Socio-economic potentials and threats to the African walnut in tropical lowland rainforests of southwest Nigeria
The African walnut, Plukenetia conophora Mull-Arg (Syn. Tetracarpidium conophorum) is an important climber species that contributes immensely to food security and poverty alleviation in communities within the humid tropical forests of West and Central Africa. However, the challenges facing its year-round availability have not been fully documented and precise data on its contributions to livelihoods of forest dependent households is lacking. Therefore, this work was carried out to fill this knowledge gap as well as make suggestions on ways to promote the use and sustainable development of this valuable product. Snowball and simple random sampling techniques were used to collect data from harvesters (8) and marketers (51) within and around Omo and Shasha Forest Reserves, Southwest Nigeria. Data obtained were analysed by means of descriptive and inferential test statistics. An estimated 30.01kg of African walnut was extracted per month between May-September each year in Omo and Shasha Forest Reserves, contributing about ₦615,833.30 to the rural economies of both areas. About 17.0% of respondents generated income between ₦11,000.00 - ₦20,000.00 per month, representing up to 50.0% of their monthly income during production period. Factors and threats affecting product availability were: seasonality (64.3%), destruction of parent plants (28.6%), consumption of nuts by wild animals (28.6%), pest and diseases infestation (7.1%), and spoilage during storage (7.1%). Income generated by respondents were impacted by sex (χ2 = 7.714, df = 2, p = 0.021), level of education (χ2 = 8.476, df = 2, p = 0.014) and trading experience (r = 2.413; p = 0.019). An improvement in the production, processing and marketing of African walnut will better the living conditions and enhance the status of both harvesters and marketers. These will have multiplier effects on the conservation of the available germplasm in the wild.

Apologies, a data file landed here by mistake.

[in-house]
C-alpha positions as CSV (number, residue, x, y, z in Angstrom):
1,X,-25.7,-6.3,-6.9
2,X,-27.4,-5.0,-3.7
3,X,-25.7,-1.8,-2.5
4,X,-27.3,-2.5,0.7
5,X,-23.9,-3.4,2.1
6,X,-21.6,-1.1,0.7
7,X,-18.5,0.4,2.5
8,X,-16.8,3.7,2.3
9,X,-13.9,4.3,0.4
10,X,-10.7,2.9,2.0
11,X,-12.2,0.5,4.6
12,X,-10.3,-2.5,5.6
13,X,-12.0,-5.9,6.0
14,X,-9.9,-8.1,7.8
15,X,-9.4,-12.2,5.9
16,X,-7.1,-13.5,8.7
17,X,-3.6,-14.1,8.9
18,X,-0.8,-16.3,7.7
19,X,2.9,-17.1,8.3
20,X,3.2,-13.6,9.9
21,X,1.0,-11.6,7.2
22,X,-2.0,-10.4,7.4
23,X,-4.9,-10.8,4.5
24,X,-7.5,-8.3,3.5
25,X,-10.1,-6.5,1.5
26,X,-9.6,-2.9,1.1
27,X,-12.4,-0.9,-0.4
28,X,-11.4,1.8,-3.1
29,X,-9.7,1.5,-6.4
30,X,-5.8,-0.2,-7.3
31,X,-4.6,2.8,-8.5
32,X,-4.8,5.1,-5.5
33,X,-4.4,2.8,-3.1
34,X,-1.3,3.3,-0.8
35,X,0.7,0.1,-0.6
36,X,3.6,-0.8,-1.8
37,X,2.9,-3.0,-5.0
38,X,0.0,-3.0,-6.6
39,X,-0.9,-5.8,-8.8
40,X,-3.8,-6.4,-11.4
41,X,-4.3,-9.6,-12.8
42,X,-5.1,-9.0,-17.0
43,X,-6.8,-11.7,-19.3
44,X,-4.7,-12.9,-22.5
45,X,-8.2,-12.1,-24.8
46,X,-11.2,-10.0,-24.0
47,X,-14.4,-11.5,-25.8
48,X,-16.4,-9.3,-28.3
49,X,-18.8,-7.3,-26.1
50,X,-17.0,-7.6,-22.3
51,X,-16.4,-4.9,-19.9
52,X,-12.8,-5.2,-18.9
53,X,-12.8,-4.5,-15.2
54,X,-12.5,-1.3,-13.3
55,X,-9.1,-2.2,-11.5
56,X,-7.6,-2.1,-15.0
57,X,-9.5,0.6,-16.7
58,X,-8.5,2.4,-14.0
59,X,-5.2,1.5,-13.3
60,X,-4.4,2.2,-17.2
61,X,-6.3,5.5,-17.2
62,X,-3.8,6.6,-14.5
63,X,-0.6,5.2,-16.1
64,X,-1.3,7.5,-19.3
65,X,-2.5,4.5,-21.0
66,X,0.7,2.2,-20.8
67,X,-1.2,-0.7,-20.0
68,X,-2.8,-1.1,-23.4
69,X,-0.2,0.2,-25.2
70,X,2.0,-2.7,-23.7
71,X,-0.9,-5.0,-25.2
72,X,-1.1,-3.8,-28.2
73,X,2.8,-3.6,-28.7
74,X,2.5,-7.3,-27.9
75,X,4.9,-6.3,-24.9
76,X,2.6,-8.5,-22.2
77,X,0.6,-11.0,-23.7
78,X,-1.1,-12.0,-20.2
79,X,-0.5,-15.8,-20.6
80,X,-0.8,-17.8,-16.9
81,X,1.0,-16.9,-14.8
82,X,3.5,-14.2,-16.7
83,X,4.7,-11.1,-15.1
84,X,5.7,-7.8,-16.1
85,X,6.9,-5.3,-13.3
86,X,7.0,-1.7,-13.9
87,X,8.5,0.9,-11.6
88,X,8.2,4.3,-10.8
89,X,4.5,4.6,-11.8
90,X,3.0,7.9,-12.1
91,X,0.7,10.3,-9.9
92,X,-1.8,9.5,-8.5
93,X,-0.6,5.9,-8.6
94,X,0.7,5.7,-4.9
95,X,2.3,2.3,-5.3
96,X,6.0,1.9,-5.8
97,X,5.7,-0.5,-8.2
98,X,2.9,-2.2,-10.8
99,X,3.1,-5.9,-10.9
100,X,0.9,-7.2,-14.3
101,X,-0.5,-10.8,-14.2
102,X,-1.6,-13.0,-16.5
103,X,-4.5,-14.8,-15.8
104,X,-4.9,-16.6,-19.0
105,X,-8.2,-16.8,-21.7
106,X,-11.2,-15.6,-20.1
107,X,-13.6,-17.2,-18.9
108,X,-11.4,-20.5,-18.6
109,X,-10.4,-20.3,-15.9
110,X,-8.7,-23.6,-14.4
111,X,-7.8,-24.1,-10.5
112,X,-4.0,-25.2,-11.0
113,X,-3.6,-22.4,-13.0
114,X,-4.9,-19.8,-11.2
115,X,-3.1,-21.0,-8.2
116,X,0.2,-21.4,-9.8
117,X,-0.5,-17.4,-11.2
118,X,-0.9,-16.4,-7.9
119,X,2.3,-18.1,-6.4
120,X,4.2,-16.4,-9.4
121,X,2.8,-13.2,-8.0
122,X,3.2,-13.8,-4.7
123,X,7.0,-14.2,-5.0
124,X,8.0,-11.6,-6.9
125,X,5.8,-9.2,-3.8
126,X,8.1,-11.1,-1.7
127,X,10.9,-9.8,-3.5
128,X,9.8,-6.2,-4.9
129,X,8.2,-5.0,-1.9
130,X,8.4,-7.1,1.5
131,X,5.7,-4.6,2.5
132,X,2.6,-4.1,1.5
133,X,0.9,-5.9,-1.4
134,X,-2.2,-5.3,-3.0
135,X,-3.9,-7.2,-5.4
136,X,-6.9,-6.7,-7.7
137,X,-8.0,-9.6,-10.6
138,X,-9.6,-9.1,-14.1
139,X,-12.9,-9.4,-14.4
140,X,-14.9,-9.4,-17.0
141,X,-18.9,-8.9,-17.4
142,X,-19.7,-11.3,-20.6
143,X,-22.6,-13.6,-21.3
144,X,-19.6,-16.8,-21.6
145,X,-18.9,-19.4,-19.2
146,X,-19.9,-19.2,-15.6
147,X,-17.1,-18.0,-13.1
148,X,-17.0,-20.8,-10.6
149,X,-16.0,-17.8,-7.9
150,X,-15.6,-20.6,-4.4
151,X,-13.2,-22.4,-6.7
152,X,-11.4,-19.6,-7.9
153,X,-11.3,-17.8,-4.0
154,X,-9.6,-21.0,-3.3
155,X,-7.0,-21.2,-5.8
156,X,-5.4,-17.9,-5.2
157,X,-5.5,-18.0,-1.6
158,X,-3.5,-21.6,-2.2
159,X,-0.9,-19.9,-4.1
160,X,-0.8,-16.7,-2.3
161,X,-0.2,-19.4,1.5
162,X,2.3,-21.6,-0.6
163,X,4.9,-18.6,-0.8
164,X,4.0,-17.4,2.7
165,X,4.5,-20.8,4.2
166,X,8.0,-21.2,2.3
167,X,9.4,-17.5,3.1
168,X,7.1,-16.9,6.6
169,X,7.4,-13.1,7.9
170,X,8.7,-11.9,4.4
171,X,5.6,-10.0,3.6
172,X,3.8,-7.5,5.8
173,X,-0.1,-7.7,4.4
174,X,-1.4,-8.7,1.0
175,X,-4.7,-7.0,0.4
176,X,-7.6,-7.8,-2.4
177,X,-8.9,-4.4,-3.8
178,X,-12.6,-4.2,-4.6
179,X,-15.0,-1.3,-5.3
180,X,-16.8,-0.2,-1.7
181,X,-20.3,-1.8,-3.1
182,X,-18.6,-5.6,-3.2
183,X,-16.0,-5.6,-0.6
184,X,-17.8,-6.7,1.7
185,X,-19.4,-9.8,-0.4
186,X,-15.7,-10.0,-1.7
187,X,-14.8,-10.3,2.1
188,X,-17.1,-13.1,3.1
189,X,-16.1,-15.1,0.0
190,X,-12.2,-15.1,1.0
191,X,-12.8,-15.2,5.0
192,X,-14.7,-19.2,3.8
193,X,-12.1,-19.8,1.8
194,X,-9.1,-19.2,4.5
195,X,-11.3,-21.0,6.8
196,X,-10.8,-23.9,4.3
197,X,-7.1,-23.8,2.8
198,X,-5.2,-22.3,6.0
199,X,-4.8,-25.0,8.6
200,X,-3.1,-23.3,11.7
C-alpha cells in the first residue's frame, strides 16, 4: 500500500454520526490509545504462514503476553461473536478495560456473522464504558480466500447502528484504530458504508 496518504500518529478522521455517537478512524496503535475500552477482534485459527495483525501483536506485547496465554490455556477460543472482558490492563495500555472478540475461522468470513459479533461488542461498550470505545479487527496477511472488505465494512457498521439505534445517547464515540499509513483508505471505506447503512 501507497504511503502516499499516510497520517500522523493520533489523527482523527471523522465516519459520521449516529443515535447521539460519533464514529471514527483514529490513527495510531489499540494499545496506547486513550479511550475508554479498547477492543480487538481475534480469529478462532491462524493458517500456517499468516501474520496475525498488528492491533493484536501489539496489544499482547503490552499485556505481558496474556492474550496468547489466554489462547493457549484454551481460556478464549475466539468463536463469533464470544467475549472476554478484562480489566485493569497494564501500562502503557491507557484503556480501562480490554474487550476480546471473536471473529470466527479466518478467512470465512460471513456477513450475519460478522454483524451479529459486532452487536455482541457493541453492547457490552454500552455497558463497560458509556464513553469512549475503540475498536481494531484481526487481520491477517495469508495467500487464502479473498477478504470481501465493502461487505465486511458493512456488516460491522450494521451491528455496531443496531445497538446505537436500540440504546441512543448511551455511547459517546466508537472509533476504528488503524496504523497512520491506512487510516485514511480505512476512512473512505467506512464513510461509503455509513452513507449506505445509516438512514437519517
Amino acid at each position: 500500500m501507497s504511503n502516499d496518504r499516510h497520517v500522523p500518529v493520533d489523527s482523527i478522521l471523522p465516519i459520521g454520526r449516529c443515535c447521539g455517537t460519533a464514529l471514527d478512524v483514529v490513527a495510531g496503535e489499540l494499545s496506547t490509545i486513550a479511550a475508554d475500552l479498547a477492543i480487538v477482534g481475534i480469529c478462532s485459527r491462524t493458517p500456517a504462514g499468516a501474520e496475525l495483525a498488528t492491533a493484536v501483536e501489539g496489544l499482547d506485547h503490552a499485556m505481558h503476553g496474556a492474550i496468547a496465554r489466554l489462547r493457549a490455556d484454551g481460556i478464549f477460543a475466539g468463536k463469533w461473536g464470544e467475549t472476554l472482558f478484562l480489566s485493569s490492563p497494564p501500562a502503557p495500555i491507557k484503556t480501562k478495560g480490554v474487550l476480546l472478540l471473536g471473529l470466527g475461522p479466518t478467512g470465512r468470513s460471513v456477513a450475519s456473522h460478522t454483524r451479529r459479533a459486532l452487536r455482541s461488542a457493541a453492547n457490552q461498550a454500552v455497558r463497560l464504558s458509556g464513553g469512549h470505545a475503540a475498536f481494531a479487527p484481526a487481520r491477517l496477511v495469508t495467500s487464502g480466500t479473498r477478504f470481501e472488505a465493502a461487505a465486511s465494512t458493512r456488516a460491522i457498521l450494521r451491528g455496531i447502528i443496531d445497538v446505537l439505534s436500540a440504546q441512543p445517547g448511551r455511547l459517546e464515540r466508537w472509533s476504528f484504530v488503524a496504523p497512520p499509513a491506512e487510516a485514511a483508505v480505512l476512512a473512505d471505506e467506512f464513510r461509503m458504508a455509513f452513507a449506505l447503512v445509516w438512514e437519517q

Keywords: African walnut; NTFPs; household income; tropical lowland rainforest